Unlocking health: How In Our DNA SC is pioneering genetic screening for South Carolinians

Down Under Demo: ONR touts additive manufacturing tech at Australian event

Study shows benralizumab is effective as a treatment for eosinophilic granulomatosis with polyangiitis, a rare form of vasculitis

Researchers identify new choice of therapy for rare autoimmune disease EGPA

Powering nitrogenases

NJIT marketing experts measure brain waves and skin current to predict emotions

Babies use immune system differently, but efficiently

Cloud clustering causes more extreme rain

Mindfulness at work protects against stress and burnout

Scientists closer to solving mysteries of universe after measuring gravity in quantum world

Revolutionary brain stimulation technique shows promise for treating brain disorders

Global warming increases the diversity of active soil bacteria

Patient mindset training helps care teams

Dual-energy harvesting device could power future wireless medical implants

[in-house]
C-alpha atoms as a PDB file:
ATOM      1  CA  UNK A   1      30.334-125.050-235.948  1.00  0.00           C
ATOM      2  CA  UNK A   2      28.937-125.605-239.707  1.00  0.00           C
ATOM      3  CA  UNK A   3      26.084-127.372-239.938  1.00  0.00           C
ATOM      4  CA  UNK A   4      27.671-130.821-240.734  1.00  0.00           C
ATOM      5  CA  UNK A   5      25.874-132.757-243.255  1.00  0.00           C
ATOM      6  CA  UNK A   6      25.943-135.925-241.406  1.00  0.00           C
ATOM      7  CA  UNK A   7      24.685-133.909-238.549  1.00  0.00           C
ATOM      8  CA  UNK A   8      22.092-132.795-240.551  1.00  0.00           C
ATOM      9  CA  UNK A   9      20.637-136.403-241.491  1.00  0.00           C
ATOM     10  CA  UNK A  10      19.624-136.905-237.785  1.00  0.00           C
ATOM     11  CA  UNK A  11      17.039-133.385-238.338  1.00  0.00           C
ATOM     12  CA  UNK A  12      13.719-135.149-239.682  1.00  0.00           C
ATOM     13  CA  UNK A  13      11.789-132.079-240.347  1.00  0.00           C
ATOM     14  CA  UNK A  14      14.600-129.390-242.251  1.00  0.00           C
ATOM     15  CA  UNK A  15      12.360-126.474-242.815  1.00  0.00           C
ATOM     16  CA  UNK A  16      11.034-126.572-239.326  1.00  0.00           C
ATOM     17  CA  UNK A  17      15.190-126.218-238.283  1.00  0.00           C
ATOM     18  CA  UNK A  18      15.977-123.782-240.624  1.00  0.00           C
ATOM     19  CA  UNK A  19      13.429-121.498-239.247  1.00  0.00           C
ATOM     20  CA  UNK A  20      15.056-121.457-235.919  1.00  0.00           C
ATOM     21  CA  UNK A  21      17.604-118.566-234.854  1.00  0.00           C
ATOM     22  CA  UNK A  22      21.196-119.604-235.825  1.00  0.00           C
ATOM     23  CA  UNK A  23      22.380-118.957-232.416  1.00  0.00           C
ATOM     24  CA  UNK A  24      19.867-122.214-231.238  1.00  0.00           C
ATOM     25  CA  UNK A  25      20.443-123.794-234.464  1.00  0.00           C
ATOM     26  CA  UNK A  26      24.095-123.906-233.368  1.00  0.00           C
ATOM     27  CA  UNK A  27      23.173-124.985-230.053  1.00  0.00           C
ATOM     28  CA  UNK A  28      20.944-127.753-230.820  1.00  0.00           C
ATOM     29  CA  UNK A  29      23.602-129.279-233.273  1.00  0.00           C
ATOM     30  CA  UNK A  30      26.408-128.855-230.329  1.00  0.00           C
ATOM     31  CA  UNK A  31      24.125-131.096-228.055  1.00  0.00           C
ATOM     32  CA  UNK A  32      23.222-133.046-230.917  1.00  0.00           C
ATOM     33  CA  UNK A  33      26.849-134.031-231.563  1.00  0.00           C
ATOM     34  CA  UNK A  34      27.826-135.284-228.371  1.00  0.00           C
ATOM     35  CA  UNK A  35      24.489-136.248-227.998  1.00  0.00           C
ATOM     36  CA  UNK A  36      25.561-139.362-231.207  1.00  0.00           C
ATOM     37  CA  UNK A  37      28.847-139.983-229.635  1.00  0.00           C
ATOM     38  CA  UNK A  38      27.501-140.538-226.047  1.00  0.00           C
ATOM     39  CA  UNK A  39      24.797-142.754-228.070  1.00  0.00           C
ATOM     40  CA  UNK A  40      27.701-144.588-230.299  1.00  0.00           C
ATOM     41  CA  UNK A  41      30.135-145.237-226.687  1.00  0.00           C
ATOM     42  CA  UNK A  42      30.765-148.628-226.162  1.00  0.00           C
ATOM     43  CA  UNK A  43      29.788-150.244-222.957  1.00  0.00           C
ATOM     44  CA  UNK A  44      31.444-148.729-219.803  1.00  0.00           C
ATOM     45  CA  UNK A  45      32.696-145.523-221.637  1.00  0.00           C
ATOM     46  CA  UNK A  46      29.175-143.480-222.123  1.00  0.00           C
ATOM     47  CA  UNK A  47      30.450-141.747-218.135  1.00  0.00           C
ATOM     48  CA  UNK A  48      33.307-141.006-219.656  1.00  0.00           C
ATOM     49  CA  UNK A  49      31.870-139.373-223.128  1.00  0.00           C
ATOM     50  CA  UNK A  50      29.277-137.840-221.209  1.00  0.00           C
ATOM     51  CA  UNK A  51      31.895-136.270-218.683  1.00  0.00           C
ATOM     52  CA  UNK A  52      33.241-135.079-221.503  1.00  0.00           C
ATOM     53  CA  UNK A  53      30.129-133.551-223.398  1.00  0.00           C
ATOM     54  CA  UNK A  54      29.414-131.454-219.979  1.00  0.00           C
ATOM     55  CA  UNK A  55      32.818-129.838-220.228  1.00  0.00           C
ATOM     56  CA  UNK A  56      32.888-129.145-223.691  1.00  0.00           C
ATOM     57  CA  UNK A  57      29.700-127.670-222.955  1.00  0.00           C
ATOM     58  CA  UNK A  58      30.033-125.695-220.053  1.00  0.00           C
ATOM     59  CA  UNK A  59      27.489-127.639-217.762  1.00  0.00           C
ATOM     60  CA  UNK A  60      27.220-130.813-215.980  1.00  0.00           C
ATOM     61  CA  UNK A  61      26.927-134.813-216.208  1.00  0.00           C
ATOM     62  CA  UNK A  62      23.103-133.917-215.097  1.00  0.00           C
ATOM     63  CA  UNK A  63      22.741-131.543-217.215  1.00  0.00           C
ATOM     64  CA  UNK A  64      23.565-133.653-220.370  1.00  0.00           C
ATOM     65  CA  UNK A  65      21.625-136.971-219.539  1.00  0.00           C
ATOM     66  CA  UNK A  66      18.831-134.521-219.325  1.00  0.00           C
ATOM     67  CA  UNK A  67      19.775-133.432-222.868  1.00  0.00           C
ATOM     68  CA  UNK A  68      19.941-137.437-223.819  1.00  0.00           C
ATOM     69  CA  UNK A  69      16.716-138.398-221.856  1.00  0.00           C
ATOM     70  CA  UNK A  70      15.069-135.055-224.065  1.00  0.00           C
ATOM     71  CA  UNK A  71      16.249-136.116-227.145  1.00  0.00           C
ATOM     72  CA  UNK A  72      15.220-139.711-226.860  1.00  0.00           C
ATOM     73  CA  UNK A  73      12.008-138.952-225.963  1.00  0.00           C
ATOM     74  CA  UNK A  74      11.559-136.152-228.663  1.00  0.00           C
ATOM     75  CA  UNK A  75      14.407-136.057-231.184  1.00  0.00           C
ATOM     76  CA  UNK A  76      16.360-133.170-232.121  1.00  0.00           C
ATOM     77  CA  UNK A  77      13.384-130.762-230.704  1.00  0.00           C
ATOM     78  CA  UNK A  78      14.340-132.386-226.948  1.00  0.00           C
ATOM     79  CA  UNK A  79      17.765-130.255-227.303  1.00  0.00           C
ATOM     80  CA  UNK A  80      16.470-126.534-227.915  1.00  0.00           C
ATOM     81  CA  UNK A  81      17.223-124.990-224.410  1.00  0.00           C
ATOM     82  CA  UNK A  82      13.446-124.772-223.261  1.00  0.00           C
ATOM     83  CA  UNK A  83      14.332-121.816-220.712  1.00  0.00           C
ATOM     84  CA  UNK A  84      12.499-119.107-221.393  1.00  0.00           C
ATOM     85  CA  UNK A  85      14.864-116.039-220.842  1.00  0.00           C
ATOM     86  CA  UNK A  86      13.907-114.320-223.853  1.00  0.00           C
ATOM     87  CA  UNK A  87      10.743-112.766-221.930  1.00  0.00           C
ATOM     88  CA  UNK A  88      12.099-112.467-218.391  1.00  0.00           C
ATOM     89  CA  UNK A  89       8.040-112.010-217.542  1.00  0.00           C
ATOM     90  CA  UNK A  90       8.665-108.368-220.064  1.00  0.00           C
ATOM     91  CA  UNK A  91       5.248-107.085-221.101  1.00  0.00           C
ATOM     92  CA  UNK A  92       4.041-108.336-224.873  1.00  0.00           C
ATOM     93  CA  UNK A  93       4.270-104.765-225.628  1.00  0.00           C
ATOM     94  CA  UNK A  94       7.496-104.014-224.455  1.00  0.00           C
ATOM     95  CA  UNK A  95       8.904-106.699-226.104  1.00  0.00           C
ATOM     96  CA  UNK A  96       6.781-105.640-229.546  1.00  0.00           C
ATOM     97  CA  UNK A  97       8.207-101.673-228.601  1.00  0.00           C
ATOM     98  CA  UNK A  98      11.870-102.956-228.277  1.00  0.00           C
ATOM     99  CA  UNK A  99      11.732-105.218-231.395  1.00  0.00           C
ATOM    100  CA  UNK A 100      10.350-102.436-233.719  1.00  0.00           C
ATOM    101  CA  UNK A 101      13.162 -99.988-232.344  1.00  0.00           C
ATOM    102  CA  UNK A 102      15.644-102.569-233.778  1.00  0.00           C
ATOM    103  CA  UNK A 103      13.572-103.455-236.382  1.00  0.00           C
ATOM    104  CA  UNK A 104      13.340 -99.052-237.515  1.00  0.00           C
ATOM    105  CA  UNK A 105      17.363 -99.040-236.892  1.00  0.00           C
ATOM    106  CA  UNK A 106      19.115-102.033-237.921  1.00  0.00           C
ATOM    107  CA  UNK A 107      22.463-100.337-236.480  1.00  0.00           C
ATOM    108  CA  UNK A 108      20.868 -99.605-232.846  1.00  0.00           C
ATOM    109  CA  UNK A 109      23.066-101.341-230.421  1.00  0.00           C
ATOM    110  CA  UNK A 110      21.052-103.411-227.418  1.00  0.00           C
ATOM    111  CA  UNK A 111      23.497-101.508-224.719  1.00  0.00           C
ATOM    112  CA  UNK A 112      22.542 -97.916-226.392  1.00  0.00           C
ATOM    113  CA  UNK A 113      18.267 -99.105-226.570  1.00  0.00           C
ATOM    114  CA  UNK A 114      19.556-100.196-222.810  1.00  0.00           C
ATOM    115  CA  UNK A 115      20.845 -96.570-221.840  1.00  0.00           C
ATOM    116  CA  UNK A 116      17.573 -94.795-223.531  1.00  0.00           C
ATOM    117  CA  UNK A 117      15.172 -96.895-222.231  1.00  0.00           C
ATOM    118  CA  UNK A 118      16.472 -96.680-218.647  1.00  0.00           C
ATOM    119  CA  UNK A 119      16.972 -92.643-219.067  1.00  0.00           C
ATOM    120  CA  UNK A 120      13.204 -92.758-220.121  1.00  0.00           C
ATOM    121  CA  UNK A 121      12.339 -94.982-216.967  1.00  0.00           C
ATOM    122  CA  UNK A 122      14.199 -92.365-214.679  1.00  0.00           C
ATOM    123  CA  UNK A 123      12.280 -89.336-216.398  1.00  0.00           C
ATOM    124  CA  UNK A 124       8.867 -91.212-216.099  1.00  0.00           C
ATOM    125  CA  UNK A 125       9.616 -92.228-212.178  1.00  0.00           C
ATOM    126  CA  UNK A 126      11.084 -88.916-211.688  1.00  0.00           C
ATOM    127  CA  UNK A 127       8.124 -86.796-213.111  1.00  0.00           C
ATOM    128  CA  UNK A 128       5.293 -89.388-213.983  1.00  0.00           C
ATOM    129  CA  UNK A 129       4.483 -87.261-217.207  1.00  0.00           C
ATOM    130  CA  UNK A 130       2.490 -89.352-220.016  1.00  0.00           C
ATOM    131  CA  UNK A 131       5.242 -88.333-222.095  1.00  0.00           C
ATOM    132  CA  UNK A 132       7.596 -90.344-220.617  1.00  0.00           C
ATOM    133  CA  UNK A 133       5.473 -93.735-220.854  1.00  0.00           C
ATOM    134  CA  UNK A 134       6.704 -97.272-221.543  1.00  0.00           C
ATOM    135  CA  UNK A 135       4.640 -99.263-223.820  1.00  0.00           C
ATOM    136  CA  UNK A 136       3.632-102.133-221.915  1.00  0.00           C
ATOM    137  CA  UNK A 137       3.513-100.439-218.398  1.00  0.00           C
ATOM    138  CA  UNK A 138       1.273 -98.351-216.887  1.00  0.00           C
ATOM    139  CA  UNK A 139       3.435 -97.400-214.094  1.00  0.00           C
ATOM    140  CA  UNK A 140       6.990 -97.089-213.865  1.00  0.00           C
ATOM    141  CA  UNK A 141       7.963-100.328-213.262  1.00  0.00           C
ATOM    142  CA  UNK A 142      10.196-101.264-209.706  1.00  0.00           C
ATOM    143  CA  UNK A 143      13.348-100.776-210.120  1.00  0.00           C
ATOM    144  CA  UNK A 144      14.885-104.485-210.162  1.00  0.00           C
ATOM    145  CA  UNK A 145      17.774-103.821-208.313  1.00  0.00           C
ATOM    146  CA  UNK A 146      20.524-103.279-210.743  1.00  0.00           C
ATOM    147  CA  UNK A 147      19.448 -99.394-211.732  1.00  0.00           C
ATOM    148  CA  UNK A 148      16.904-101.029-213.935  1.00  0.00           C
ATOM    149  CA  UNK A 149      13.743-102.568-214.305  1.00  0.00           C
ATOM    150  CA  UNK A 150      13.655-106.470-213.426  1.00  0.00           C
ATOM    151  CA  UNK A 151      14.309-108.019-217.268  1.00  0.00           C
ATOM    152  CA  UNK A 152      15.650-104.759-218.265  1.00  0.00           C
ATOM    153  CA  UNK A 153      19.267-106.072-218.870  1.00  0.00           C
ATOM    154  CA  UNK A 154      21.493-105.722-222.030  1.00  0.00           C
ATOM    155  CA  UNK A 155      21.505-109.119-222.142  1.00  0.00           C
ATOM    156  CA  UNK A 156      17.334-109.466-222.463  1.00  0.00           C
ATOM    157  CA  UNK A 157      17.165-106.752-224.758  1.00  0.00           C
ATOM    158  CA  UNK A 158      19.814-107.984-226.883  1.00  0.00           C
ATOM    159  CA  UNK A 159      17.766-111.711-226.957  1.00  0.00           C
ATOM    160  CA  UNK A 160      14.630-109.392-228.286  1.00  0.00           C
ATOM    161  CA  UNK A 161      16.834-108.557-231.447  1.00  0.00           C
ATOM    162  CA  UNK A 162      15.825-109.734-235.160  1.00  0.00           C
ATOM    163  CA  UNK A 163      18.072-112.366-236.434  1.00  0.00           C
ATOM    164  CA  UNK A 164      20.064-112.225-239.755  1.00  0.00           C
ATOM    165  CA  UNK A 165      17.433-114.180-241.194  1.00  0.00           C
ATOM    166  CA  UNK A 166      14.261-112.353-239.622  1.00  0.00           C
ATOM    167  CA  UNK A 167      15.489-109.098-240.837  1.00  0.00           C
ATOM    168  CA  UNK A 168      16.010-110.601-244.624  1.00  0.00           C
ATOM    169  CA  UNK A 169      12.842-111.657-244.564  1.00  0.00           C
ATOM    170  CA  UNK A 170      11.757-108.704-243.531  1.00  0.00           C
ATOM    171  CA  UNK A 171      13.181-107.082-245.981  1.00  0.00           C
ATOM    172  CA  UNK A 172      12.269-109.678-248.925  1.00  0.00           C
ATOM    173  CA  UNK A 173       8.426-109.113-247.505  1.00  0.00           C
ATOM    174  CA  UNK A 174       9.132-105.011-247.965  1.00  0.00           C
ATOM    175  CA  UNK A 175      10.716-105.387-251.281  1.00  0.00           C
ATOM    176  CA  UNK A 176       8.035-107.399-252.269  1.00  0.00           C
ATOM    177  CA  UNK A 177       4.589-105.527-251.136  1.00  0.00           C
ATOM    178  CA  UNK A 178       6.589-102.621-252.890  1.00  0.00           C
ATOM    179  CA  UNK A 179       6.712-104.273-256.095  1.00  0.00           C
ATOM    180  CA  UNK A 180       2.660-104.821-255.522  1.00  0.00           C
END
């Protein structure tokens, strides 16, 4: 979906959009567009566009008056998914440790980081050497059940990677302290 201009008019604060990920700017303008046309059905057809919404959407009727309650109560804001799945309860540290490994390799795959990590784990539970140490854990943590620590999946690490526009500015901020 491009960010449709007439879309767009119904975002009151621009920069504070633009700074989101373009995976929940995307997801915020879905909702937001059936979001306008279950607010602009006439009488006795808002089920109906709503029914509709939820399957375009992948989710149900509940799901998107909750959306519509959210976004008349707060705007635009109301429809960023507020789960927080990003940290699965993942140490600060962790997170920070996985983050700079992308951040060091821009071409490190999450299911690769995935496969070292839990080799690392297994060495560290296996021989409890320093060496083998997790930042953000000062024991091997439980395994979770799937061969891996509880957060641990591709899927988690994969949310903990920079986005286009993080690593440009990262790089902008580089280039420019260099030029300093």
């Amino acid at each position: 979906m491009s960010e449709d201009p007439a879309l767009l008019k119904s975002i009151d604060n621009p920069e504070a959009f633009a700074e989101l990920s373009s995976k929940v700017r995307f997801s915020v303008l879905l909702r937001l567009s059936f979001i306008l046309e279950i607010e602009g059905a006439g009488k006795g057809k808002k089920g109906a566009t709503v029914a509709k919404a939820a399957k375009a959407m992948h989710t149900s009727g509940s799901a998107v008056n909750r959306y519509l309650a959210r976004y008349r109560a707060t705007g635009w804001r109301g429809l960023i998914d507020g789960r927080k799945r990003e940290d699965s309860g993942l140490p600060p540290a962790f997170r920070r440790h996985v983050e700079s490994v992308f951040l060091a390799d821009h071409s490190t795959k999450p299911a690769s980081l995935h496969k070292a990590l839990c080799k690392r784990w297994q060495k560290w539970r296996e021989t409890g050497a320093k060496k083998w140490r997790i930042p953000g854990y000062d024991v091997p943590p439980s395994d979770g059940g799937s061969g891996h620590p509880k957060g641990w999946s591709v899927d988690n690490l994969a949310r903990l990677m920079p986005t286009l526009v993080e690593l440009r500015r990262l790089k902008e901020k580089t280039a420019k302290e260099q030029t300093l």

Study: ‘Hexaplex’ vaccine aims to boost flu protection

New structural insights could lead to mechanical enhancement in alloys

New research challenges conventional picture of Parkinson's disease

Dairy cows fed botanicals-supplemented diets use energy more efficiently

Aston University receives nearly half a million pounds to create safer and greener batteries

New study shows glycan sugar coating of IgG immunoglobulin can predict cardiovascular health

Sir Peter Rigby appointed as honorary chair of Aston University’s new Digital Futures Institute

[Press-News.org] Altered “neuronal avalanches” in brains of epilepsy patients tied to cognitive performance